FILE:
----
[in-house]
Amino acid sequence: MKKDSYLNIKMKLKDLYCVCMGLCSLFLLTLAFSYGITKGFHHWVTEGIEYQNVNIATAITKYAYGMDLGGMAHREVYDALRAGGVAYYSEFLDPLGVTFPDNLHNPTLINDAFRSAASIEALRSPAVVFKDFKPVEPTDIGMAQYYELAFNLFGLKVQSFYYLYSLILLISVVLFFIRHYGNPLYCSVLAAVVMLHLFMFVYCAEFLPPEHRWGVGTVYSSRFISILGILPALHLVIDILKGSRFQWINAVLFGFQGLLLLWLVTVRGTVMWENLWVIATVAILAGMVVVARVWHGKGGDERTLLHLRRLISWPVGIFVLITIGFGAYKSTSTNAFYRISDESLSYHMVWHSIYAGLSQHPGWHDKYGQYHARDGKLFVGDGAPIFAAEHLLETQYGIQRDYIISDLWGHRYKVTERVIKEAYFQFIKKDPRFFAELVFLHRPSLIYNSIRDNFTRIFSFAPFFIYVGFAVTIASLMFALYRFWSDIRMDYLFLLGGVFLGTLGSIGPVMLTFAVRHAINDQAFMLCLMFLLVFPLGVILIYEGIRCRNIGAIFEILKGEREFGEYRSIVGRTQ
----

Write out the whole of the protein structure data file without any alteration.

[in-house]
Amino acid sequence: MKKDSYLNIKMKLKDLYCVCMGLCSLFLLTLAFSYGITKGFHHWVTEGIEYQNVNIATAITKYAYGMDLGGMAHREVYDALRAGGVAYYSEFLDPLGVTFPDNLHNPTLINDAFRSAASIEALRSPAVVFKDFKPVEPTDIGMAQYYELAFNLFGLKVQSFYYLYSLILLISVVLFFIRHYGNPLYCSVLAAVVMLHLFMFVYCAEFLPPEHRWGVGTVYSSRFISILGILPALHLVIDILKGSRFQWINAVLFGFQGLLLLWLVTVRGTVMWENLWVIATVAILAGMVVVARVWHGKGGDERTLLHLRRLISWPVGIFVLITIGFGAYKSTSTNAFYRISDESLSYHMVWHSIYAGLSQHPGWHDKYGQYHARDGKLFVGDGAPIFAAEHLLETQYGIQRDYIISDLWGHRYKVTERVIKEAYFQFIKKDPRFFAELVFLHRPSLIYNSIRDNFTRIFSFAPFFIYVGFAVTIASLMFALYRFWSDIRMDYLFLLGGVFLGTLGSIGPVMLTFAVRHAINDQAFMLCLMFLLVFPLGVILIYEGIRCRNIGAIFEILKGEREFGEYRSIVGRTQ